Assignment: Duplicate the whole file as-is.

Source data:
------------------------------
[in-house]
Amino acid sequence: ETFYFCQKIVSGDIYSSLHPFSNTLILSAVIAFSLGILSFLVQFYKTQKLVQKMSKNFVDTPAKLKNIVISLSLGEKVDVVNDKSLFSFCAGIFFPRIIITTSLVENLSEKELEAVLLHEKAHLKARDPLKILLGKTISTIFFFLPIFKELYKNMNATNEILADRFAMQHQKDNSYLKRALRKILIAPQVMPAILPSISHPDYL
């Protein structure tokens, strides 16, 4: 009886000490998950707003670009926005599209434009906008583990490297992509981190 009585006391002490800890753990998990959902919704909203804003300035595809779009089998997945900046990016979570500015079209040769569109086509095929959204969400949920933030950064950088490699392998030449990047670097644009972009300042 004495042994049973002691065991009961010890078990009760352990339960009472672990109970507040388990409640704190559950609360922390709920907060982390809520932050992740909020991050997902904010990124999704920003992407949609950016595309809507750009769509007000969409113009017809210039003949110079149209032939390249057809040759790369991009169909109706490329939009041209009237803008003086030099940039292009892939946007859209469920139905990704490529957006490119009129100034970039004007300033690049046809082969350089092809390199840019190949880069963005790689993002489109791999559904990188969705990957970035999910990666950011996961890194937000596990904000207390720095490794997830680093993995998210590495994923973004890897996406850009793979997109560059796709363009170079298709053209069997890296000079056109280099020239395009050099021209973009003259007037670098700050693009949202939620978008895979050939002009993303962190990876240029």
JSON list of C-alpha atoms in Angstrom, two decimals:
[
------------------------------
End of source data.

[in-house]
Amino acid sequence: ETFYFCQKIVSGDIYSSLHPFSNTLILSAVIAFSLGILSFLVQFYKTQKLVQKMSKNFVDTPAKLKNIVISLSLGEKVDVVNDKSLFSFCAGIFFPRIIITTSLVENLSEKELEAVLLHEKAHLKARDPLKILLGKTISTIFFFLPIFKELYKNMNATNEILADRFAMQHQKDNSYLKRALRKILIAPQVMPAILPSISHPDYL
């Protein structure tokens, strides 16, 4: 009886000490998950707003670009926005599209434009906008583990490297992509981190 009585006391002490800890753990998990959902919704909203804003300035595809779009089998997945900046990016979570500015079209040769569109086509095929959204969400949920933030950064950088490699392998030449990047670097644009972009300042 004495042994049973002691065991009961010890078990009760352990339960009472672990109970507040388990409640704190559950609360922390709920907060982390809520932050992740909020991050997902904010990124999704920003992407949609950016595309809507750009769509007000969409113009017809210039003949110079149209032939390249057809040759790369991009169909109706490329939009041209009237803008003086030099940039292009892939946007859209469920139905990704490529957006490119009129100034970039004007300033690049046809082969350089092809390199840019190949880069963005790689993002489109791999559904990188969705990957970035999910990666950011996961890194937000596990904000207390720095490794997830680093993995998210590495994923973004890897996406850009793979997109560059796709363009170079298709053209069997890296000079056109280099020239395009050099021209973009003259007037670098700050693009949202939620978008895979050939002009993303962190990876240029």
JSON list of C-alpha atoms in Angstrom, two decimals:
[